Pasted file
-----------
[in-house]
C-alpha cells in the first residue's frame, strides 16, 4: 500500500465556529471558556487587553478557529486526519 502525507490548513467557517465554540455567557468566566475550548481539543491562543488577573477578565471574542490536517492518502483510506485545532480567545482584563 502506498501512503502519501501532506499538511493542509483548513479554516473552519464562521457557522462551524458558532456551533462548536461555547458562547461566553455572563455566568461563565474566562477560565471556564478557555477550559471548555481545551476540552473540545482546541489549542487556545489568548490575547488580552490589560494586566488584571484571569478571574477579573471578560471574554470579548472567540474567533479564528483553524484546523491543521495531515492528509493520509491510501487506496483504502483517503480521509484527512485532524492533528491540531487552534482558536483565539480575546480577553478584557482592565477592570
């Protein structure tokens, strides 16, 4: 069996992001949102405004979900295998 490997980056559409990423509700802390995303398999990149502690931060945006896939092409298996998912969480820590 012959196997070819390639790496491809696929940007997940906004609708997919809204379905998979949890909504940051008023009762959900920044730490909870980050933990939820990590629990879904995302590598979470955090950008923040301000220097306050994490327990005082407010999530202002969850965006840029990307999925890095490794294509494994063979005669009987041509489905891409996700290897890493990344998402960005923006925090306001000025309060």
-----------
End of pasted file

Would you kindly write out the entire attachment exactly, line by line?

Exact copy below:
[in-house]
C-alpha cells in the first residue's frame, strides 16, 4: 500500500465556529471558556487587553478557529486526519 502525507490548513467557517465554540455567557468566566475550548481539543491562543488577573477578565471574542490536517492518502483510506485545532480567545482584563 502506498501512503502519501501532506499538511493542509483548513479554516473552519464562521457557522462551524458558532456551533462548536461555547458562547461566553455572563455566568461563565474566562477560565471556564478557555477550559471548555481545551476540552473540545482546541489549542487556545489568548490575547488580552490589560494586566488584571484571569478571574477579573471578560471574554470579548472567540474567533479564528483553524484546523491543521495531515492528509493520509491510501487506496483504502483517503480521509484527512485532524492533528491540531487552534482558536483565539480575546480577553478584557482592565477592570
């Protein structure tokens, strides 16, 4: 069996992001949102405004979900295998 490997980056559409990423509700802390995303398999990149502690931060945006896939092409298996998912969480820590 012959196997070819390639790496491809696929940007997940906004609708997919809204379905998979949890909504940051008023009762959900920044730490909870980050933990939820990590629990879904995302590598979470955090950008923040301000220097306050994490327990005082407010999530202002969850965006840029990307999925890095490794294509494994063979005669009987041509489905891409996700290897890493990344998402960005923006925090306001000025309060």